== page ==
Example: if you’re writing about crypto-currencies, you could write about Bitcoin and its evolution but you could also cover some of the newer cryptocurrencies that are on the rise and gaining popularity in the wake of Bitcoin or some cryptocurrencies that might be surprising such as Christcoin, the cryptocurrency that gives you credit for reading the Bible. In this sense, the article will give a more complete picture of the topic and give the reader some information that they may not already be aware of.
Step 4: Write an Outline
Once you’ve chosen your examples, you’re now ready to write your outline. A sample of an outline would look like this:
- Introduction. Where you introduce your topic in an interesting way by telling a compelling story, citing a shocking statistic or a quote that eloquently sums up the main theme of your paper. The introduction will also include your thesis statement.
- Example paragraph 1. Where you give your first example of your thesis.
- Example paragraph 2. Your second example of your thesis.
- Example paragraph 3. Your third example of your thesis.
- Conclusion. Wow the reader with a knock-out conclusion that drives home the significance of your topic and, if relevant, suggests further research or discussions that should be conducted.
Step 5: Craft Your Thesis Statement
Students used to writing argumentative papers may be tempted to take a strong position on their topic or argue a point about it in the thesis statement. That’s not necessary for an expository essay. Instead, the thesis statement for it is more about letting the reader know what you’re going to write about and why they should care. If your topic concerns social media, for example, a good thesis statement could look the following.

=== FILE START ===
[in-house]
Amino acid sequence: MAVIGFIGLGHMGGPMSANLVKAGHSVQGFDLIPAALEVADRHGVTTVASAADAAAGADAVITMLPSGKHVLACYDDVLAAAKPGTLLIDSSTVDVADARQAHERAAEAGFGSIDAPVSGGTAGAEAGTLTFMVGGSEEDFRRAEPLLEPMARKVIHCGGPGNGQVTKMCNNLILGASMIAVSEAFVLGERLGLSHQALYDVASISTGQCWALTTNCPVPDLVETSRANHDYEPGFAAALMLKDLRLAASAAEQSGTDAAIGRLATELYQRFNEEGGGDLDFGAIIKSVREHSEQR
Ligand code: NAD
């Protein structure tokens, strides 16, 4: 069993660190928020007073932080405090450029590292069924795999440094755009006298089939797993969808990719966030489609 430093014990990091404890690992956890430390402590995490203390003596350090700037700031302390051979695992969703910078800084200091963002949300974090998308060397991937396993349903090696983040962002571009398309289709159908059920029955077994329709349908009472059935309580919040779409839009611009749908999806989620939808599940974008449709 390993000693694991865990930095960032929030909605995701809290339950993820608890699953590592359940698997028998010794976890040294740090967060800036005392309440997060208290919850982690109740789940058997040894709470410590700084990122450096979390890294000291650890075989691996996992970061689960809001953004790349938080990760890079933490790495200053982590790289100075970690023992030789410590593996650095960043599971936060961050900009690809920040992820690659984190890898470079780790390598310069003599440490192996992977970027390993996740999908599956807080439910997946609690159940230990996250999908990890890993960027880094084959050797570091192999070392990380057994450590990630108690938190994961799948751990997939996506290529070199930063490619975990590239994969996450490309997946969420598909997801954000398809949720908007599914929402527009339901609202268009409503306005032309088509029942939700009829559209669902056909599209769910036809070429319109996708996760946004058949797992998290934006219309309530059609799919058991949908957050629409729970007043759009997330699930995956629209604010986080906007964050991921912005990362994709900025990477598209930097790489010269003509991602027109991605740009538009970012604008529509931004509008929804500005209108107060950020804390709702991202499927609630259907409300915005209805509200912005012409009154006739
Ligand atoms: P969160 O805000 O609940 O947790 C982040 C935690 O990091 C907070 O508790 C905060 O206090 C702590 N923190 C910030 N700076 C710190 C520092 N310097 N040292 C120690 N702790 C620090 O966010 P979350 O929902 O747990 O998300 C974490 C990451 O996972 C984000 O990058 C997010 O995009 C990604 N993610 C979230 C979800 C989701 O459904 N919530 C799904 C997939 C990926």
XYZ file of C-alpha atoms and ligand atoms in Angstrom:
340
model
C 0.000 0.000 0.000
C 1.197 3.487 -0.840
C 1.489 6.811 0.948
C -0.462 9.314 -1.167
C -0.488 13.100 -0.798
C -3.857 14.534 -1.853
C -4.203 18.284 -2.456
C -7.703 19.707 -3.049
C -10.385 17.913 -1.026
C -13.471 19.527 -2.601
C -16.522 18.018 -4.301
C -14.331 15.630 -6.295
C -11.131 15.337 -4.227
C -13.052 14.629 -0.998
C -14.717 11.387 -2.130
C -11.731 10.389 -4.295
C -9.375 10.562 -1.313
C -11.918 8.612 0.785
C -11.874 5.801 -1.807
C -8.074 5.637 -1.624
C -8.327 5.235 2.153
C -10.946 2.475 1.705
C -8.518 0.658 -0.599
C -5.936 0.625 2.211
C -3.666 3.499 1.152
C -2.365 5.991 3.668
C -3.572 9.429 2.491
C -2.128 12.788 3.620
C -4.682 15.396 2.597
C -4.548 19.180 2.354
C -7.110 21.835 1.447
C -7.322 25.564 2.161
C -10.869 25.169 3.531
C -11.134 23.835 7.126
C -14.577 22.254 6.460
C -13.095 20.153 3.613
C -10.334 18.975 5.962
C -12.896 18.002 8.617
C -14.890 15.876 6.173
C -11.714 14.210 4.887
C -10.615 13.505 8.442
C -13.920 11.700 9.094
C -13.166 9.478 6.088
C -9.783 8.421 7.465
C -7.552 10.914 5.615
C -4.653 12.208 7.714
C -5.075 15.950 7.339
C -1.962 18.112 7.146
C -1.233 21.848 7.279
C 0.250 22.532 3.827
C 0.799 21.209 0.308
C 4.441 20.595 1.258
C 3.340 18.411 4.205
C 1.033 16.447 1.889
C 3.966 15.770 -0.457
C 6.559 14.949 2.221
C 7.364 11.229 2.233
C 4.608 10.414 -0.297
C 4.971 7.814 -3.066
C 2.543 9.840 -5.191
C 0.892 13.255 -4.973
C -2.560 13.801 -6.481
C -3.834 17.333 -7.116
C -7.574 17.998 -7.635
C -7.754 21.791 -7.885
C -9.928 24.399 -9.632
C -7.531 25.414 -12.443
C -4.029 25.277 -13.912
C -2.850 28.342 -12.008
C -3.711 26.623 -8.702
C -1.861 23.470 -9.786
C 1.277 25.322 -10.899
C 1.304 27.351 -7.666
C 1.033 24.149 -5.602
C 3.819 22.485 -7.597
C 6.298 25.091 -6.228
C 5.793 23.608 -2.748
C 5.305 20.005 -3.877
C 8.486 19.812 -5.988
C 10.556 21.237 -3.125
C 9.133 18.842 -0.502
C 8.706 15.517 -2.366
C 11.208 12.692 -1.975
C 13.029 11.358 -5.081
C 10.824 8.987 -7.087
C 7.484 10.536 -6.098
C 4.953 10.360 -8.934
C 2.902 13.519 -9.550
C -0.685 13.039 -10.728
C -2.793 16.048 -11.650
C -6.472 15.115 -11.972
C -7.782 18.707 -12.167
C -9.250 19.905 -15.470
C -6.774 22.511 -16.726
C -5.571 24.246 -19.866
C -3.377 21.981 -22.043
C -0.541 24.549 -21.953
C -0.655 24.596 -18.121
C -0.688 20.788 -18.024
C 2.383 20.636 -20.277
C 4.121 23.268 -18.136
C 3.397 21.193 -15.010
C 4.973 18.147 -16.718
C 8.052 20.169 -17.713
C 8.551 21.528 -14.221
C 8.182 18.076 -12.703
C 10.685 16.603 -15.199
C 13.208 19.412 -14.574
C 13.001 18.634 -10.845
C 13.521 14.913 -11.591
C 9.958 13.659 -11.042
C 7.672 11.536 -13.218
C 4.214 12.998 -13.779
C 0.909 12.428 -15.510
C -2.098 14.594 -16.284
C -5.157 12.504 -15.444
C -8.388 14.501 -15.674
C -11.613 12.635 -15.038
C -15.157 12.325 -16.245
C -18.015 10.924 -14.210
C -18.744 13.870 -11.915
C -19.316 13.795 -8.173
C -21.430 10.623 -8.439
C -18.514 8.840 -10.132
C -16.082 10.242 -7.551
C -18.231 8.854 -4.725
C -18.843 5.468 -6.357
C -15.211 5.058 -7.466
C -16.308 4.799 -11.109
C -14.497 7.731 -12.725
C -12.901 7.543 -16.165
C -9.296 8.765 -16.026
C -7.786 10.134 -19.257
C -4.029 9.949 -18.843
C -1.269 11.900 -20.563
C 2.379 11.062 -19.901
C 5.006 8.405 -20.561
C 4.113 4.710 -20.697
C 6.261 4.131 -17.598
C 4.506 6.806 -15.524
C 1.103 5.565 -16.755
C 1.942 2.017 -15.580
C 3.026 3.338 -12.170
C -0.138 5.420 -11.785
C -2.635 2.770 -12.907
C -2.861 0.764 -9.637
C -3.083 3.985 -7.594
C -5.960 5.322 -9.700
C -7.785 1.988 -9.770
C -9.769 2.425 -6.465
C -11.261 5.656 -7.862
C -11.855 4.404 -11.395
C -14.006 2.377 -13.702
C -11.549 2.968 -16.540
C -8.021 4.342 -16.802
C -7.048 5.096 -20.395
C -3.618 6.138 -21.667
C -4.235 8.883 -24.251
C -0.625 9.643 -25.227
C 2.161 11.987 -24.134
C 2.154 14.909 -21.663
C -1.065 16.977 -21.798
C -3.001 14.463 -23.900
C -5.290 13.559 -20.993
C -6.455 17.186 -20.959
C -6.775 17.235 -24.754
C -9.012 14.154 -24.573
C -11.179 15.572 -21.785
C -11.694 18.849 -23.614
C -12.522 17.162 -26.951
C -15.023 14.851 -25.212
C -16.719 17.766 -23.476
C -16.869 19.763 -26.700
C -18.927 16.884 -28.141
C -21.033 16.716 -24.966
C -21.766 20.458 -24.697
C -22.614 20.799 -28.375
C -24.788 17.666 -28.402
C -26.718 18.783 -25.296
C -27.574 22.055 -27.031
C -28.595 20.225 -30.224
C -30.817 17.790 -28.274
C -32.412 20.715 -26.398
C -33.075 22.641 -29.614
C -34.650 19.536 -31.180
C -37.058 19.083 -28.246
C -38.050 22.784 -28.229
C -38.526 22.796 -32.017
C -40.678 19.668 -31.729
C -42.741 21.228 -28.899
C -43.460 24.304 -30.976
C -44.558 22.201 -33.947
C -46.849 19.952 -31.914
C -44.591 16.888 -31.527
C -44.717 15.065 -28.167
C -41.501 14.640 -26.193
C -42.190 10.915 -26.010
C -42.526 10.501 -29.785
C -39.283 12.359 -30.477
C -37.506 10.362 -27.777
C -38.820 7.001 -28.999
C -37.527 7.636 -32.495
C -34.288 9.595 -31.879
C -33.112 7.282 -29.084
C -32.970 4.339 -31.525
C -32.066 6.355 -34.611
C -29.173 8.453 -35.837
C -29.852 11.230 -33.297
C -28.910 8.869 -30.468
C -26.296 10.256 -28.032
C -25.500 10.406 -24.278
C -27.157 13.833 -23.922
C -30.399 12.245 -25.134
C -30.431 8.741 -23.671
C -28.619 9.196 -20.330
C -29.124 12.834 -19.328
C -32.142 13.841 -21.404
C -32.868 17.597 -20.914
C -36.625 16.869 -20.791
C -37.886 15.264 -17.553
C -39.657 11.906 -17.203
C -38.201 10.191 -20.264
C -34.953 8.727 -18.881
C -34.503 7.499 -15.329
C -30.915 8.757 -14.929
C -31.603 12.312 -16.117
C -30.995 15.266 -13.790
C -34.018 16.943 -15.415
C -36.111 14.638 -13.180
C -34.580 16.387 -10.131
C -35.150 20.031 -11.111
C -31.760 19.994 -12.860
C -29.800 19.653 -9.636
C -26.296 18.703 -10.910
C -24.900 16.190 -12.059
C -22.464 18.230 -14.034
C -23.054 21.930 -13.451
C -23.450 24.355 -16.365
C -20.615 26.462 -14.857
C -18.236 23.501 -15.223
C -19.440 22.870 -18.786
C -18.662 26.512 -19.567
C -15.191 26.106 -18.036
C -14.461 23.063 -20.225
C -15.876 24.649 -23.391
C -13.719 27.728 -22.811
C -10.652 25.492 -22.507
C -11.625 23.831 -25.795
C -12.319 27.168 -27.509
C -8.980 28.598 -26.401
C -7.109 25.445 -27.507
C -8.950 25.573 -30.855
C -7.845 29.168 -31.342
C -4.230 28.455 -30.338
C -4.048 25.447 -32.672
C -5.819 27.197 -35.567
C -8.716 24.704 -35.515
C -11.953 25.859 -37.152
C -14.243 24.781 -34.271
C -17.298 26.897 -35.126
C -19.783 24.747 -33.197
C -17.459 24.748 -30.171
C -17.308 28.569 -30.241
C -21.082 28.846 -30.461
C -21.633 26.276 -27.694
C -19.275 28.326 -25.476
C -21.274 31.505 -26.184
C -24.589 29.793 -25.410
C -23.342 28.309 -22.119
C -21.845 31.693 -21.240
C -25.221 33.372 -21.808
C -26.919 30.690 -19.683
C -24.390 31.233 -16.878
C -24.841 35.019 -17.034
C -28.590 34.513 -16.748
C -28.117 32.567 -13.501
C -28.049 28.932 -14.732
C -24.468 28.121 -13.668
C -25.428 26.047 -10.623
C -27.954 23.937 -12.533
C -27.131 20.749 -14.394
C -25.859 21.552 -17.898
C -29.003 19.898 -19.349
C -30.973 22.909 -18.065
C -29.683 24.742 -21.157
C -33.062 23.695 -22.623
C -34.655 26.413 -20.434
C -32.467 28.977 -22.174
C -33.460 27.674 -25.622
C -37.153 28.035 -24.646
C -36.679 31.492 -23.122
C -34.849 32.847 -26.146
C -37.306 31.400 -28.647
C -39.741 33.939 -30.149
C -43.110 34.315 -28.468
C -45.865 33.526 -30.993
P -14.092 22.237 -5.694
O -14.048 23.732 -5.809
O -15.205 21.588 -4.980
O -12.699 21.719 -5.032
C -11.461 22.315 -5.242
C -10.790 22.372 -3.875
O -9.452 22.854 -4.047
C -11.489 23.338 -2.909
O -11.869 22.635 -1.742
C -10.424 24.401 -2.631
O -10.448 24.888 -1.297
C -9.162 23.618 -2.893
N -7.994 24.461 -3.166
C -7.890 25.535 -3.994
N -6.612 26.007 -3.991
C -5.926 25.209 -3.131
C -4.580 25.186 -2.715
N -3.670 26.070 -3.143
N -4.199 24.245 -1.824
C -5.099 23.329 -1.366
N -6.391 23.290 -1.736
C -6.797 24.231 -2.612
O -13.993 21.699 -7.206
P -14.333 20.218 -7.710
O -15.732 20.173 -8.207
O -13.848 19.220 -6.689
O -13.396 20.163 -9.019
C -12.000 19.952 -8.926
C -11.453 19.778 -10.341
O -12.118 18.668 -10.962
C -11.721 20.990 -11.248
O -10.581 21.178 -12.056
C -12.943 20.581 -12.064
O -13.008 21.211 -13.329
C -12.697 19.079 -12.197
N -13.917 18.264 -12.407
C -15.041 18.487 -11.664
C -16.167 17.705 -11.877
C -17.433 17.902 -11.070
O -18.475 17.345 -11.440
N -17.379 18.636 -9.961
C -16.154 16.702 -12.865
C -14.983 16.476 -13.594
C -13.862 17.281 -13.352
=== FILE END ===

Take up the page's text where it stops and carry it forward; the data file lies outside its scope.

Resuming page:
Example: The use of social media has had a significant impact on how we communicate both with friends and family as well as with institutions and businesses.
This thesis statement lets the reader know that you’re going to talk about how social media has changed the way we communicate with various groups of people without arguing a specific point about it.
Step 6: Write Your First Draft
With your outline and thesis in place, it’s time to put your preparation and research into practice and write your first draft. As you write each paragraph, it may be helpful for you to refer to your thesis statement to make sure you’re staying on track and not veering off onto tangents. Make sure to use transition words. They are helpful to the reader and help reinforce when you are stating a supporting fact (furthermore, in addition, moreover) or an opposing idea (however, but, instead, on the other hand).
Step 7: Edit
When your first draft is finished, take a breather and put your work aside for at least a few hours before taking a look at it again. Some helpful editing tips:
- Get an A-level student to read over it
- Read it out loud - this helps you to identify awkward phrasing, grammar issues and other problem areas
- Put it through an editing app or service that checks for a variety of grammar and spelling issues and also rates the essay’s readability and grade level
As you write your expository essay: keep in mind the differences between an expository and argumentative essay, remember that great research goes a long way; add a variety of examples of your topic, including some that might not be so common; craft a solid thesis statement and make sure to give yourself time to edit.
Good luck and happy writing!